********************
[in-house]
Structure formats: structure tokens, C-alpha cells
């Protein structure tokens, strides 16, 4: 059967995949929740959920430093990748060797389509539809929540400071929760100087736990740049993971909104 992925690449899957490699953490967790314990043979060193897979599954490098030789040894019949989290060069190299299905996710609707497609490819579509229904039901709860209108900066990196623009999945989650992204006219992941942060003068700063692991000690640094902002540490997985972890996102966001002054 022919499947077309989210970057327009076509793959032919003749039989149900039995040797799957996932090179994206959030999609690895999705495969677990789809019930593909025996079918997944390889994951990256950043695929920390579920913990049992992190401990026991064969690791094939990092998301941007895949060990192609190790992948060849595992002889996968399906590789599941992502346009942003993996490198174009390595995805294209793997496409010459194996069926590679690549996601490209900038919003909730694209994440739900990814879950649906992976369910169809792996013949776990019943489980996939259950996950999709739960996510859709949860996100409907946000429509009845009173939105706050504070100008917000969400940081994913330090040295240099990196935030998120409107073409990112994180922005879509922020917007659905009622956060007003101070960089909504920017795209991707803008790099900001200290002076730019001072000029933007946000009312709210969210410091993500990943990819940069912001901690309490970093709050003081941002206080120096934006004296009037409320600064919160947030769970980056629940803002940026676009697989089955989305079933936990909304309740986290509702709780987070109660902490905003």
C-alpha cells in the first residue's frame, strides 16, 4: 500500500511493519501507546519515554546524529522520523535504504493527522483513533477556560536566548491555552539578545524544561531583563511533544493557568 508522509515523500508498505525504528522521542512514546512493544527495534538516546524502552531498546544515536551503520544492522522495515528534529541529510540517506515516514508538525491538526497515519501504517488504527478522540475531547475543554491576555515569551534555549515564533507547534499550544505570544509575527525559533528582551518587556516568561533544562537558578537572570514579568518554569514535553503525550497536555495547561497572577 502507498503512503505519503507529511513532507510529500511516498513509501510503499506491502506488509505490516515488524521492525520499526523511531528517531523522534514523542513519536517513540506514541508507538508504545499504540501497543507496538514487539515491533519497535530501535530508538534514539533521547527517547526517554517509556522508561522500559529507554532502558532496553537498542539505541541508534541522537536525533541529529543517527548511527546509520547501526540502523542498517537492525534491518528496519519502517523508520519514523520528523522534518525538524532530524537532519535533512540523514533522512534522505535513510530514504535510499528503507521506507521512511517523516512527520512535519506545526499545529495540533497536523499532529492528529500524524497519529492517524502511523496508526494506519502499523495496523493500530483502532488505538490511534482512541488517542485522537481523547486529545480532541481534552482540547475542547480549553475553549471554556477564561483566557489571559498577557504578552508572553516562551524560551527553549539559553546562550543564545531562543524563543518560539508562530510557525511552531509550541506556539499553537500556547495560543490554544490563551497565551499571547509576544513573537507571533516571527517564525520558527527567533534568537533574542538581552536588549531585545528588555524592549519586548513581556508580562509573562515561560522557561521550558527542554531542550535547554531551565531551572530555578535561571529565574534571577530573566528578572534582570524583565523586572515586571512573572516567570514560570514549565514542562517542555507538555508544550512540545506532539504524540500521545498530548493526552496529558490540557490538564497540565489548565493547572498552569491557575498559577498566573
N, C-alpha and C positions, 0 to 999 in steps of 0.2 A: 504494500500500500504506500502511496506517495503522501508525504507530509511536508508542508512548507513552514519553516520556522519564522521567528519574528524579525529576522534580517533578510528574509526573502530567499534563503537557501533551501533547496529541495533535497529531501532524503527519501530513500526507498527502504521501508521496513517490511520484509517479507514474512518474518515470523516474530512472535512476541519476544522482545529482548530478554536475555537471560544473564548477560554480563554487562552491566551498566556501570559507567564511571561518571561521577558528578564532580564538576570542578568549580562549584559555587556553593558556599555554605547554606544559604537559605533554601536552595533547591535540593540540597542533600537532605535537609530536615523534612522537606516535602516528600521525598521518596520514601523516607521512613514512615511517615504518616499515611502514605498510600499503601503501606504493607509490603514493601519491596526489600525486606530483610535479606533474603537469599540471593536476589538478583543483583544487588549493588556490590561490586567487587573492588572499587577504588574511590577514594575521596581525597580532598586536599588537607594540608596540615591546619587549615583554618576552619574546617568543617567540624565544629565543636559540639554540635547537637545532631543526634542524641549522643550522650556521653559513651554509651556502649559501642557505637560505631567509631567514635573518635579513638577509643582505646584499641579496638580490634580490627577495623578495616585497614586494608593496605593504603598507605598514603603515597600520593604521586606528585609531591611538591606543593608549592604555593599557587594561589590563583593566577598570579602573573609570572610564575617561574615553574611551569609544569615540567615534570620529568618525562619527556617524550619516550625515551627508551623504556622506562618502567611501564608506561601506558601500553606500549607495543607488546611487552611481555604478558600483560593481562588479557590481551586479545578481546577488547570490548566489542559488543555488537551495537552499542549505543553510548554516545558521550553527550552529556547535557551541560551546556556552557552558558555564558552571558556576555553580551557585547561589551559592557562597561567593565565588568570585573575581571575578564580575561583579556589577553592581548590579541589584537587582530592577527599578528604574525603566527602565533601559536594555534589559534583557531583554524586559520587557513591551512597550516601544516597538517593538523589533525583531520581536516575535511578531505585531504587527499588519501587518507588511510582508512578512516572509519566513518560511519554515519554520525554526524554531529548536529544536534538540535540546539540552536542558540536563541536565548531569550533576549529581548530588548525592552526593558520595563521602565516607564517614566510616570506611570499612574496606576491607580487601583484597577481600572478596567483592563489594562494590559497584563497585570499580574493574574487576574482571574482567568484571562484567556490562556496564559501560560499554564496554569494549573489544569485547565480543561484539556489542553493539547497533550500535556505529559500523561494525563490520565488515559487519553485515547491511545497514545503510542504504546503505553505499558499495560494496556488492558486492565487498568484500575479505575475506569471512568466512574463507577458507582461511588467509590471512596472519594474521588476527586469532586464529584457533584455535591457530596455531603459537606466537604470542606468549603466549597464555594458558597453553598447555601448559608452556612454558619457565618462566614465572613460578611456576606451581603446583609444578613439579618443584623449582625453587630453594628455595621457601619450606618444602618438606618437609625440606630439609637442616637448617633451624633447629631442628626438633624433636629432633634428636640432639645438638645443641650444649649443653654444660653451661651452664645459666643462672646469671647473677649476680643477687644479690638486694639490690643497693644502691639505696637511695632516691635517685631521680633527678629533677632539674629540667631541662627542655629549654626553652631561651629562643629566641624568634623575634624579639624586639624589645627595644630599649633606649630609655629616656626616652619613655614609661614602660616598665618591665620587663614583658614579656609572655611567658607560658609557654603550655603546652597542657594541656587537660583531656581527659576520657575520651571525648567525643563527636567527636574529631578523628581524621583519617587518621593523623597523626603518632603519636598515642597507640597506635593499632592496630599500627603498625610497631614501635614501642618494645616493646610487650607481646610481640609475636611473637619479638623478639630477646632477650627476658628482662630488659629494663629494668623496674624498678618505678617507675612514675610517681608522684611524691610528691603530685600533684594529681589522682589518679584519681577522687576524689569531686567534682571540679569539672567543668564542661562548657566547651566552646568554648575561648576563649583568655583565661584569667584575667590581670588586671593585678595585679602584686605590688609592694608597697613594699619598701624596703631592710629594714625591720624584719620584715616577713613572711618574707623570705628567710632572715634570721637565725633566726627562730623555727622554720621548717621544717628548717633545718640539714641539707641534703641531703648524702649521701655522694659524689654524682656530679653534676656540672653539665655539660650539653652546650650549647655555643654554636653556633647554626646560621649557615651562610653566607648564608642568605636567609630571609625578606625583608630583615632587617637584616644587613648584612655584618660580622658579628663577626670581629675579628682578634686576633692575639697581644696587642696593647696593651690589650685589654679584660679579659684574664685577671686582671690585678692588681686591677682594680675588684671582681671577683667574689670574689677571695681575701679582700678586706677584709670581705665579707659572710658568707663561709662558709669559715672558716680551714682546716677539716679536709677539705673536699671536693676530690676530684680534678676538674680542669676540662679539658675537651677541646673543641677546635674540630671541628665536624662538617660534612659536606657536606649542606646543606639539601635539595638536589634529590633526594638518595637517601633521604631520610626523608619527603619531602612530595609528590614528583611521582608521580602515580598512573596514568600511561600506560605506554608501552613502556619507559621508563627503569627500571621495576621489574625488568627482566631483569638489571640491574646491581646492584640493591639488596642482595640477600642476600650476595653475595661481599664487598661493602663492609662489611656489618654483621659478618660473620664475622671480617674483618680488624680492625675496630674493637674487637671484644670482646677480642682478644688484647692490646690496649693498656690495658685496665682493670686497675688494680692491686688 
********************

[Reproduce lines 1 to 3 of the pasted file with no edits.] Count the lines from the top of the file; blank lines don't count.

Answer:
[in-house]
Structure formats: structure tokens, C-alpha cells
């Protein structure tokens, strides 16, 4: 059967995949929740959920430093990748060797389509539809929540400071929760100087736990740049993971909104 992925690449899957490699953490967790314990043979060193897979599954490098030789040894019949989290060069190299299905996710609707497609490819579509229904039901709860209108900066990196623009999945989650992204006219992941942060003068700063692991000690640094902002540490997985972890996102966001002054 022919499947077309989210970057327009076509793959032919003749039989149900039995040797799957996932090179994206959030999609690895999705495969677990789809019930593909025996079918997944390889994951990256950043695929920390579920913990049992992190401990026991064969690791094939990092998301941007895949060990192609190790992948060849595992002889996968399906590789599941992502346009942003993996490198174009390595995805294209793997496409010459194996069926590679690549996601490209900038919003909730694209994440739900990814879950649906992976369910169809792996013949776990019943489980996939259950996950999709739960996510859709949860996100409907946000429509009845009173939105706050504070100008917000969400940081994913330090040295240099990196935030998120409107073409990112994180922005879509922020917007659905009622956060007003101070960089909504920017795209991707803008790099900001200290002076730019001072000029933007946000009312709210969210410091993500990943990819940069912001901690309490970093709050003081941002206080120096934006004296009037409320600064919160947030769970980056629940803002940026676009697989089955989305079933936990909304309740986290509702709780987070109660902490905003």